morning reading and thoughts

Over the years, I keep running across Gilbert Murray as a writer who informs my ideas.

I picked up his The Rise of the Greek Epic this morning and read the preface to the second edition.

Ed Friedman (of the fam system fame) derived his notion and title Failure of Nerve from Murray’s Five Stages of Greek Religion.

I think that I already had read some in Murray before reading Friedman, but F’s use of Murray solidified an interest of mine.

Several of Murray’s books including Five Stages are available free at as ebooks.

Before reading in Murray this morning, I read an interesting poem by William Carlos Williams, “The Death of Franco of Cologne: His Prophecy of Beethoven.”

Franco of Cologne lived in the 13th century and was an important musical theorist.

His big contribution was that musical notation should notate duration.

Before that rhythms and note lengths were subject to applying certain patterns that varied according to applications called Rhythmic modes.

I spent a good deal of my Medieval Music class in grad school working these out.

Anyway, Williams’ poem reminded me of Browning.

Robert Browning, English poet, 1812-1889

It’s an early work of his.

Then I turned to Bacevich and found this enlightening paragraph which synposizing America’s change from an “Empire of Production” to an “Empire of Consumption.”

Bacevich gives Maier (another guy I’m reading) credit for these notions, but I like the way he puts it.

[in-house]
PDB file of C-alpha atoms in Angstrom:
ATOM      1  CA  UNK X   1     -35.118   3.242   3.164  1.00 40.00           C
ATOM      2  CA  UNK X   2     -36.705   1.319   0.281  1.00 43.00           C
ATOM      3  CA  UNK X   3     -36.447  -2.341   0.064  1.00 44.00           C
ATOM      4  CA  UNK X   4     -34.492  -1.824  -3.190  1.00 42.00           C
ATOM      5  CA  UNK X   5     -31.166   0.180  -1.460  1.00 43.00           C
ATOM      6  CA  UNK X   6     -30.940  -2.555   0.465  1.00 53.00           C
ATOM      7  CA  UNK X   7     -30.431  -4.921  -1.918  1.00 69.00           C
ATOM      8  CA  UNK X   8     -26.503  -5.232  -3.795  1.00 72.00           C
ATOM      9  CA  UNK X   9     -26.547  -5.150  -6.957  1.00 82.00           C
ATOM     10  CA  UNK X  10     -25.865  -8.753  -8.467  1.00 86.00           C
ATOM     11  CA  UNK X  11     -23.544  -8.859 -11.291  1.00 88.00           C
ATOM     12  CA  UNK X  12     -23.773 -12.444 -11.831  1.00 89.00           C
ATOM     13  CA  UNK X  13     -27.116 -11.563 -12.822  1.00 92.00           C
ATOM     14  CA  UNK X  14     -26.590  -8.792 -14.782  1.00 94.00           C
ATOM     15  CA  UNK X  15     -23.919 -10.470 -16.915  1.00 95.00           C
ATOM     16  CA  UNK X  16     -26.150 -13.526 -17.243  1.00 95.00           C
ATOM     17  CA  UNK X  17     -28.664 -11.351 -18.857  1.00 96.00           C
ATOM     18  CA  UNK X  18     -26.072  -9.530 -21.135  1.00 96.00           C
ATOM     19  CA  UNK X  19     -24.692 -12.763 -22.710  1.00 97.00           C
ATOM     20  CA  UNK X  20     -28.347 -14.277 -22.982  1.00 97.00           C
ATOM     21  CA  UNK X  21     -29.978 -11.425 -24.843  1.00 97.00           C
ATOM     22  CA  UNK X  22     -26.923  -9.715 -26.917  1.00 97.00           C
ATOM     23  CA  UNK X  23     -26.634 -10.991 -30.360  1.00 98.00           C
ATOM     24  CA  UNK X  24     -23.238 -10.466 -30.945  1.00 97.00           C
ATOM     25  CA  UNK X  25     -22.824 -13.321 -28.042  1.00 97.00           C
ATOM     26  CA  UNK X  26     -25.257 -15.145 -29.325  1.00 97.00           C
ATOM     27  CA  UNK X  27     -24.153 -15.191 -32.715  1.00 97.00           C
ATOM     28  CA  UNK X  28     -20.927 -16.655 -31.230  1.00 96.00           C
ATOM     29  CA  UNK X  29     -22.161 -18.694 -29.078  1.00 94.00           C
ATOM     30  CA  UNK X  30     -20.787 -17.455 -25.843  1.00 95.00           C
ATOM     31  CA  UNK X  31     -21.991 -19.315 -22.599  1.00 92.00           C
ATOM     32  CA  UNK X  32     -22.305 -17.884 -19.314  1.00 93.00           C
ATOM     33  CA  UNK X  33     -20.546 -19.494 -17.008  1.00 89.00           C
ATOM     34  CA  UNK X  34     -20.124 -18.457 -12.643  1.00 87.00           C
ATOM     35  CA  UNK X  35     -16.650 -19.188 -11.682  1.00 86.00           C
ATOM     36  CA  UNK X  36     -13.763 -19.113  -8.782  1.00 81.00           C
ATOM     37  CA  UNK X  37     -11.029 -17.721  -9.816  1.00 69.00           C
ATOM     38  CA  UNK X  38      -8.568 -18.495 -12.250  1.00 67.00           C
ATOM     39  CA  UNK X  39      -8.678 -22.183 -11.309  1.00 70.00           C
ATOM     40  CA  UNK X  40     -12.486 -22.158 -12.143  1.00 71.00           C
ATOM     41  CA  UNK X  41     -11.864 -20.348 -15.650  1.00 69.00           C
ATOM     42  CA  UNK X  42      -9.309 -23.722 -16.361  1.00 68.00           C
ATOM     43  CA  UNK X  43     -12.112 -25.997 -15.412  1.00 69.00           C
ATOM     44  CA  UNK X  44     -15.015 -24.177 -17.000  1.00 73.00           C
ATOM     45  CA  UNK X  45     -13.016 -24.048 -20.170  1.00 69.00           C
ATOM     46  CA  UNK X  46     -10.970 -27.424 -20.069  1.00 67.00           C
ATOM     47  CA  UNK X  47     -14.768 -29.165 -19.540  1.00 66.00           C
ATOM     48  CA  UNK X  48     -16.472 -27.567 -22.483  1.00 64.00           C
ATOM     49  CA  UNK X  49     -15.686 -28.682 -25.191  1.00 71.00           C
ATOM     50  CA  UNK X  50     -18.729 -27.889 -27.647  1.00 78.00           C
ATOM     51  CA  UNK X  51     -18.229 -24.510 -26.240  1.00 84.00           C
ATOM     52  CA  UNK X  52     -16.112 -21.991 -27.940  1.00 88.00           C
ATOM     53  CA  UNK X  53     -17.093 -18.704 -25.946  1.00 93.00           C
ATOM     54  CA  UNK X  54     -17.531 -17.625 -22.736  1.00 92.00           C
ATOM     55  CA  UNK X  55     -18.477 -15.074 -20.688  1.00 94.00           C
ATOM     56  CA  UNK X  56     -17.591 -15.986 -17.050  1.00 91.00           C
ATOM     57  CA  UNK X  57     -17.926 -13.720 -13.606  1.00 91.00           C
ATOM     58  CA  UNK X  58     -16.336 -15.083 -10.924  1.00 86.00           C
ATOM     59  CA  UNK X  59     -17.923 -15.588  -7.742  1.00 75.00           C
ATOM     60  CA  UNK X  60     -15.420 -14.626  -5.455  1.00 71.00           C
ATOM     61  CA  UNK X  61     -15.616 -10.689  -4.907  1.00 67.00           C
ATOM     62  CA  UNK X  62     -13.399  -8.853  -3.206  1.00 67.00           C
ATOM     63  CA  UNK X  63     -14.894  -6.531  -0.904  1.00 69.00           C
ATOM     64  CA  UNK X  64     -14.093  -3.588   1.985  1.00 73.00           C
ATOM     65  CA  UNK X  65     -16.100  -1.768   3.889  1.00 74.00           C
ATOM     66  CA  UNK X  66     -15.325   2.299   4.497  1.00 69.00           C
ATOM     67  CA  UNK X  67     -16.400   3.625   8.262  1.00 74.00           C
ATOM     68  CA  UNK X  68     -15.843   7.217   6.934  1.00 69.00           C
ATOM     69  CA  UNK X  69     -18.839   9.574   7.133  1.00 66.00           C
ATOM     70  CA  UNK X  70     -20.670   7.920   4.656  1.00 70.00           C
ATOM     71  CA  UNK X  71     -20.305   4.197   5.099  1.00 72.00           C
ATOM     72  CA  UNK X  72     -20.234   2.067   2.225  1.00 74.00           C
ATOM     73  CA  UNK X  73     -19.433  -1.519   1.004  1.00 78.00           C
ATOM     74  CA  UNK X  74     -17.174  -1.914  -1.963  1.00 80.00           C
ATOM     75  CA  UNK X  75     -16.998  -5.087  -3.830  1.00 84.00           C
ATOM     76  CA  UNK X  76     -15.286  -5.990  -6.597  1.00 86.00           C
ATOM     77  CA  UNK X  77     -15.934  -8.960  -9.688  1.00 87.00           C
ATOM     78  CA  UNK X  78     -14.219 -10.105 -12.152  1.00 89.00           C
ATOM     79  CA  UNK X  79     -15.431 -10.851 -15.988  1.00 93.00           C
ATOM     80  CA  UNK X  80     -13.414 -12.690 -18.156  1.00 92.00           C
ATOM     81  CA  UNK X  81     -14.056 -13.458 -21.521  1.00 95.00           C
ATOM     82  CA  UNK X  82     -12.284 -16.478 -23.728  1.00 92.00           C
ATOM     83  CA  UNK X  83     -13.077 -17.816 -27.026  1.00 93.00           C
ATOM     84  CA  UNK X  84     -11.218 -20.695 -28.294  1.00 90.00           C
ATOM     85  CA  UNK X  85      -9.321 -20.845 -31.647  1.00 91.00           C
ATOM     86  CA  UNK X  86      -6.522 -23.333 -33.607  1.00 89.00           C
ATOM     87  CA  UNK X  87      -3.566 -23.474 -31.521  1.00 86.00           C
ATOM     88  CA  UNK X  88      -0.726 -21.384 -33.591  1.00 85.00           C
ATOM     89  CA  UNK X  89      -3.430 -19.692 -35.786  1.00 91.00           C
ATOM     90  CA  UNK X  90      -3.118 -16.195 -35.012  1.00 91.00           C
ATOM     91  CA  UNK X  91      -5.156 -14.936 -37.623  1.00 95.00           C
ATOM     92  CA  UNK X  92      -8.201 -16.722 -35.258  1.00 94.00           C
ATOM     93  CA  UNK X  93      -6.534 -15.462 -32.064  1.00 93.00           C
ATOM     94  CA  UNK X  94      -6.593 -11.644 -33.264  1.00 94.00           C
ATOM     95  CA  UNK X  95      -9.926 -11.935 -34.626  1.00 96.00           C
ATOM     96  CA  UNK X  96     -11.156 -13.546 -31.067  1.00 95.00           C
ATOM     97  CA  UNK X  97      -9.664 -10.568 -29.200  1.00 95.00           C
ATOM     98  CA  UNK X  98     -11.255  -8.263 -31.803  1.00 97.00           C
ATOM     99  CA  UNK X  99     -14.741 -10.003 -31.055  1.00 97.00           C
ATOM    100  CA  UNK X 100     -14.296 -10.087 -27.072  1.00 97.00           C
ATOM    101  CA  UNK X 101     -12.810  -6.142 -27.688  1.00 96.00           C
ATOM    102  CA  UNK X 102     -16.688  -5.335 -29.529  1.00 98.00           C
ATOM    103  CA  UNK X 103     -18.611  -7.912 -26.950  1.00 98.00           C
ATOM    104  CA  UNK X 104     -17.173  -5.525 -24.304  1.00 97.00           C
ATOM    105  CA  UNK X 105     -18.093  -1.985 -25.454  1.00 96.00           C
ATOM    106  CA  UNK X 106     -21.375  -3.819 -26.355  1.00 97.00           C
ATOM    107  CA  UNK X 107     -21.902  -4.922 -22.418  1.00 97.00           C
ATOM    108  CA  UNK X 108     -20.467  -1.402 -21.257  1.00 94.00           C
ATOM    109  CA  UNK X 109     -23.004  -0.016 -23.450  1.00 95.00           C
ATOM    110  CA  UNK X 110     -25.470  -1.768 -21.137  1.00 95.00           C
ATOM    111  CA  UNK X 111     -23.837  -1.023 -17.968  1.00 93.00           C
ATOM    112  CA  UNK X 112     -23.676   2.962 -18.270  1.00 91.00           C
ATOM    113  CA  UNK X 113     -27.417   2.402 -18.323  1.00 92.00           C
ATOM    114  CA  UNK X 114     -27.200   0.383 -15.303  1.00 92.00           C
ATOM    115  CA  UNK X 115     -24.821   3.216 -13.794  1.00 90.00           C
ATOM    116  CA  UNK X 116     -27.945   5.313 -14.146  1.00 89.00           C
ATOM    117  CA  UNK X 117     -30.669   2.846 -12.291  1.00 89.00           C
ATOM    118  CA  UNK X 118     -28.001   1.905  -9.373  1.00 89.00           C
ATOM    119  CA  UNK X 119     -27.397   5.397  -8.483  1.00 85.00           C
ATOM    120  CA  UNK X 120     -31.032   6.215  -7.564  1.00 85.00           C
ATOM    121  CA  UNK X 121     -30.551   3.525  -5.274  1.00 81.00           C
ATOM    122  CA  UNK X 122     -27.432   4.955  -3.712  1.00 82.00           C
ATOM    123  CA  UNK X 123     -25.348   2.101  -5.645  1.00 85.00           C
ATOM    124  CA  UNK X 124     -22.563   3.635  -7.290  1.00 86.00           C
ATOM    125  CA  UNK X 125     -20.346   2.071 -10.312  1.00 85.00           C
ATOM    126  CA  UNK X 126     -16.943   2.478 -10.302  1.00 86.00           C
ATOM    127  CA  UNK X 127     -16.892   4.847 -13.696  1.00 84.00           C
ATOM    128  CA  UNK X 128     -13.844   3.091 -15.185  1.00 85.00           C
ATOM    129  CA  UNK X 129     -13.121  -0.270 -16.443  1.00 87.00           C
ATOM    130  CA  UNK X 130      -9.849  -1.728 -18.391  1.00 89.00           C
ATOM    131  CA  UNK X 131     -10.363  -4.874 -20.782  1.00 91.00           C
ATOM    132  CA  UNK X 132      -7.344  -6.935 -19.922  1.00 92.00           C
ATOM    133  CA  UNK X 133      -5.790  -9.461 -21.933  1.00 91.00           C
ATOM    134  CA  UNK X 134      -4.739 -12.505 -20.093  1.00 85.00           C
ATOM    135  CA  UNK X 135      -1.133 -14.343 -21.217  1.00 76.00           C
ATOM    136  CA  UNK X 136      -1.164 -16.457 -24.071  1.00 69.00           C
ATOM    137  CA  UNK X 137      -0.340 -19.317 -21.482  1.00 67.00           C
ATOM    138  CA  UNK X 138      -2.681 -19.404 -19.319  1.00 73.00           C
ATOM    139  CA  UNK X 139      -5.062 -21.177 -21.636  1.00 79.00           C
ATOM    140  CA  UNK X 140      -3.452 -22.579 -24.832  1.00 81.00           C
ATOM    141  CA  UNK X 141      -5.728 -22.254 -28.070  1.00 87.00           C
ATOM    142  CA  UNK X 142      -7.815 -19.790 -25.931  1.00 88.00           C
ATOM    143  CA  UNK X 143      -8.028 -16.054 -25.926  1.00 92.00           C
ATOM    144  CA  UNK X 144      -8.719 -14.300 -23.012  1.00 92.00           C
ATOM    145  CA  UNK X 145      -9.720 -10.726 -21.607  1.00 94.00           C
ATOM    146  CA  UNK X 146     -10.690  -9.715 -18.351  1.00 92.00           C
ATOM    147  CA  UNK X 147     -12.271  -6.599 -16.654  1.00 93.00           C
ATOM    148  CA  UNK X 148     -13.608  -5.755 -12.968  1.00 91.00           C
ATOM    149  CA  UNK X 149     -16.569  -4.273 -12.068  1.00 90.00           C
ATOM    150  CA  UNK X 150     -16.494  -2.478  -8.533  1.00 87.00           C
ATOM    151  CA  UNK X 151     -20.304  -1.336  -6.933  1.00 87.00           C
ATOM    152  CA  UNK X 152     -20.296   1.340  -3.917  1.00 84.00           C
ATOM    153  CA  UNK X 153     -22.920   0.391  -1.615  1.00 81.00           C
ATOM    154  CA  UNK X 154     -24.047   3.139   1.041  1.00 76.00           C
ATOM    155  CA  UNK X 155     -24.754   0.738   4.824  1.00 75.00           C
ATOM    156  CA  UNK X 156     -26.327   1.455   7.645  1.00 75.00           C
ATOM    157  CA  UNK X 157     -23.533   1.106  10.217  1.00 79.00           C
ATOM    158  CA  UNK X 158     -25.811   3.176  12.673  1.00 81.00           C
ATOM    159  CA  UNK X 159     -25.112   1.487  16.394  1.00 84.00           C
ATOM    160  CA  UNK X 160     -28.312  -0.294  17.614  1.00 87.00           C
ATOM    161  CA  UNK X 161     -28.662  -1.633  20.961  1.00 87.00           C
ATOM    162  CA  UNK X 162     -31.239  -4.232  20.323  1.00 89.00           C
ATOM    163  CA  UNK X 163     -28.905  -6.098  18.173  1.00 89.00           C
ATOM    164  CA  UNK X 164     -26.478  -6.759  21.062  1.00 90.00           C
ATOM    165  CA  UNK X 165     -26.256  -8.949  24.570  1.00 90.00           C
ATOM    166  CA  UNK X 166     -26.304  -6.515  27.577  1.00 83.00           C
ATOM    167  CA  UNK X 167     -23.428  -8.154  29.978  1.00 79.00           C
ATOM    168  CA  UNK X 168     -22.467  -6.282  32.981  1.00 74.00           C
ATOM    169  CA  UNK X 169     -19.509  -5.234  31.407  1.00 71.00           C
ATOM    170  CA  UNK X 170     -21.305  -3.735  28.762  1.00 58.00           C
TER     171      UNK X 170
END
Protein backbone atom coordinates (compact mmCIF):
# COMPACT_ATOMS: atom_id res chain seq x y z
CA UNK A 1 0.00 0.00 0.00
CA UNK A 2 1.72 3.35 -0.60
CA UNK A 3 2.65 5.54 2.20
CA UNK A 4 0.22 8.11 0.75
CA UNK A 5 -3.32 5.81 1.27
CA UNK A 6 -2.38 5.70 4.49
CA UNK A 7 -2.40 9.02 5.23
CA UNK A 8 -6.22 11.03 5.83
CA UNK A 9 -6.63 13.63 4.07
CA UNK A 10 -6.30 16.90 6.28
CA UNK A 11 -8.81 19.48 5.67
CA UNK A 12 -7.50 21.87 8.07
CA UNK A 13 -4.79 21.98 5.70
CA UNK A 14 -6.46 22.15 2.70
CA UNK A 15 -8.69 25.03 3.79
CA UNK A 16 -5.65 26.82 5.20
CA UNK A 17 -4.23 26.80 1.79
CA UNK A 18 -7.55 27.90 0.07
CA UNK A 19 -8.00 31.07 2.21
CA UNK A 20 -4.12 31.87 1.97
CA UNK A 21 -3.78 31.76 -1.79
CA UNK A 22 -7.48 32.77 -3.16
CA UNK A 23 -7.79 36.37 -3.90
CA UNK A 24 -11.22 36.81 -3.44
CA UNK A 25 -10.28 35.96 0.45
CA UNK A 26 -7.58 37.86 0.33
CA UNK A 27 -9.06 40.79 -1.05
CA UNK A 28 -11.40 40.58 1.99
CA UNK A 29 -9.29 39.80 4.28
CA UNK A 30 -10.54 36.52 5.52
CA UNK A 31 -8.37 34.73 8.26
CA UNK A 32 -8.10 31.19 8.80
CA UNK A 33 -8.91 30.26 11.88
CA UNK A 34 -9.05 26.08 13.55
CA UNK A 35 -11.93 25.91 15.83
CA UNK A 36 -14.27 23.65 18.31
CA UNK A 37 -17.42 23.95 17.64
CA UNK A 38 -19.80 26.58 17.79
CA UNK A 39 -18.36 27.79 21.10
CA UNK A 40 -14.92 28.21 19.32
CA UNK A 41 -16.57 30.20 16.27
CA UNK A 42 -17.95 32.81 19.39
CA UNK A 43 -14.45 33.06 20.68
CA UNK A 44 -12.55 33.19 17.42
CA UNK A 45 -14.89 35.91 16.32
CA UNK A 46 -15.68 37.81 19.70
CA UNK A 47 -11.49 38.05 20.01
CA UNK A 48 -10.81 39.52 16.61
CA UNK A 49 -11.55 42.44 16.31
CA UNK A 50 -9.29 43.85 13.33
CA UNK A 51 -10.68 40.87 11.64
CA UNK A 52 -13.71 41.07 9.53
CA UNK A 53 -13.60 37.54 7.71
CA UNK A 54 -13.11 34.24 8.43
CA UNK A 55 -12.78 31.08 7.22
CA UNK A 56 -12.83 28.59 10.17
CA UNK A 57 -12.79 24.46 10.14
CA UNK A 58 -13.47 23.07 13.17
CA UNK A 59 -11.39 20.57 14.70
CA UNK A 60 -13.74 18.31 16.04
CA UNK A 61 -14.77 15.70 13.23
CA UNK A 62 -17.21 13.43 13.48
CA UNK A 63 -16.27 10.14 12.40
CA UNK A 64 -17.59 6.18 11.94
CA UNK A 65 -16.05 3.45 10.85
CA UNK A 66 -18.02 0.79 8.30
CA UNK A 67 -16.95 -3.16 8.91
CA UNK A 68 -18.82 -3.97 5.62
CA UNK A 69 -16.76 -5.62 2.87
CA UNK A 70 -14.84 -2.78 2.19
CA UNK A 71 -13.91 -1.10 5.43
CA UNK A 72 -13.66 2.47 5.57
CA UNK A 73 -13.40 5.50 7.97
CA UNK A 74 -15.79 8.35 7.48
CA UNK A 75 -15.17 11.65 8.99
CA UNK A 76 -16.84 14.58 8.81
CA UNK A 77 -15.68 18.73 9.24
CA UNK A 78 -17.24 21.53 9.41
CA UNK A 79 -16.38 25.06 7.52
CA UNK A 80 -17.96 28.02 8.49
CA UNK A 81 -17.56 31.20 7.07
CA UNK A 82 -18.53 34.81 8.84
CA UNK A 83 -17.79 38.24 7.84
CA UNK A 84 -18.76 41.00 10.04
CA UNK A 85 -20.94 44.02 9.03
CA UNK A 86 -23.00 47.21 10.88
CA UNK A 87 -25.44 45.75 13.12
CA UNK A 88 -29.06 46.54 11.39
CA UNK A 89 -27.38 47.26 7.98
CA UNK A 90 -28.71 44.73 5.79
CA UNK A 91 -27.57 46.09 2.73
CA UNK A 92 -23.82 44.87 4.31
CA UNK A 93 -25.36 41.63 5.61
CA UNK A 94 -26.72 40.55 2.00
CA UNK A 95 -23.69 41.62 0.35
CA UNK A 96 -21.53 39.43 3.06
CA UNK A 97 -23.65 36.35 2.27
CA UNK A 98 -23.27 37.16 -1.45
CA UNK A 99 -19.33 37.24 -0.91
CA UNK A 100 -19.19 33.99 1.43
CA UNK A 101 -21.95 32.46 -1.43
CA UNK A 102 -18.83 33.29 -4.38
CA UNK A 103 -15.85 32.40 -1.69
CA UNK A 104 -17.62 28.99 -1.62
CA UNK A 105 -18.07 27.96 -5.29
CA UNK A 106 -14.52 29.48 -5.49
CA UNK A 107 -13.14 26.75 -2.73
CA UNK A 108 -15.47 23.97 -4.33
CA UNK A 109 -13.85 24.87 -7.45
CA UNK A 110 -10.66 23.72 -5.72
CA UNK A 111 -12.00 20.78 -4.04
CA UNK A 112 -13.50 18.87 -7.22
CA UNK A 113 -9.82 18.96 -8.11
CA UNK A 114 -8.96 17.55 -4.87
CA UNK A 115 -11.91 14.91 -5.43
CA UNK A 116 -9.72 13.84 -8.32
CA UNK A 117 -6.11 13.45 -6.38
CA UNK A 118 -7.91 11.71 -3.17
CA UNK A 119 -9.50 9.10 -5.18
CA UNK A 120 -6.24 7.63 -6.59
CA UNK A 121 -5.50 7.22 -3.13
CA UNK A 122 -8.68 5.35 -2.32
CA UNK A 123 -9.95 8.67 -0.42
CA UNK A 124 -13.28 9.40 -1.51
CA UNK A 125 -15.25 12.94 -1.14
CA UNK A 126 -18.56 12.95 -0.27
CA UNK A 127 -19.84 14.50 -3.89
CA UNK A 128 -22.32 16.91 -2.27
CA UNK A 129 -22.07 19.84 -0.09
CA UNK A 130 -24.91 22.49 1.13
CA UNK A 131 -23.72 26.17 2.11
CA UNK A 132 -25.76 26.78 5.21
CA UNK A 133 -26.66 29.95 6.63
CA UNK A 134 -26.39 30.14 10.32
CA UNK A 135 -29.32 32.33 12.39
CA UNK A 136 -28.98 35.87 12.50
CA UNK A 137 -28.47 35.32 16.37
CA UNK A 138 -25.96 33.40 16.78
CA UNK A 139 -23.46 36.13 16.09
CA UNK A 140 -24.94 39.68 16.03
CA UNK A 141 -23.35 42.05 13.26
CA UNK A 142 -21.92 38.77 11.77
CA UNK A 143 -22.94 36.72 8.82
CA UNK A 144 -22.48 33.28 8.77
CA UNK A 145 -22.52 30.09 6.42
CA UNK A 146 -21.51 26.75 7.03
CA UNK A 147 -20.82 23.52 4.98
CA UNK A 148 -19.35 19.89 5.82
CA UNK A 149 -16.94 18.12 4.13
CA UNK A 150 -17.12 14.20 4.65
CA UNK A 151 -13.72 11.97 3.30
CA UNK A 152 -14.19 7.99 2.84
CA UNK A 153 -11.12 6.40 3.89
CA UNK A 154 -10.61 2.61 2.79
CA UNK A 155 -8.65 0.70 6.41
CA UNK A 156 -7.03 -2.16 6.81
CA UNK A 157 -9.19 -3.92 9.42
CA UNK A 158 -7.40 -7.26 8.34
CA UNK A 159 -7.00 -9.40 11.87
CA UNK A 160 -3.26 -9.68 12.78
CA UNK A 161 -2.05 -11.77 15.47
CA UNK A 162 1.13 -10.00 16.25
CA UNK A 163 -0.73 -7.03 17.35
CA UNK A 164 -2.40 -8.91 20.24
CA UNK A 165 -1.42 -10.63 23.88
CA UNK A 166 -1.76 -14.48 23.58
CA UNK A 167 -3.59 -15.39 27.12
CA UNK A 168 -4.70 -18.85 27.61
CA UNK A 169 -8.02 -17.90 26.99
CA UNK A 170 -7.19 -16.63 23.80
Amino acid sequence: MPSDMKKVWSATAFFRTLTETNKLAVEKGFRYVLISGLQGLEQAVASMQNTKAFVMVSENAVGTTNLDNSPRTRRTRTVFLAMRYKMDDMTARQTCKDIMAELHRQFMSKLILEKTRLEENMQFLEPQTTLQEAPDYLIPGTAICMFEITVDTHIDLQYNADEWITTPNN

“In the 1960s, however, the empire of production began to come undone. Within another twenty years—thanks to permanently negative trade balances,

a crushing defeat in Vietnam,

oil shocks,


and the shredding of a moral consensus that could not withstand the successive assaults of Elvis Presley,

‘the pill,’

and the counterculture,

along with news reports that God had died—

it [the Empire of Production]had become defunct. In its place, according to Maier,there emerged a new ‘Empire of Consumption.’ Just as the lunch-bucket toting factory worker had symbolized the empire of production during its heyday,

the teenager, daddy’s credit card in her blue jeans and headed to the mall, now emerged as the empire of consumption’s emblematic figure.

The evil genius of production was Henry Ford.

In the empire of consumption, Ford’s counterpart was Walt Disney.”

Andrew Bacevich, The Limits of Power: The End of American Exceptionalism, p. 29 (pictures added, of course)


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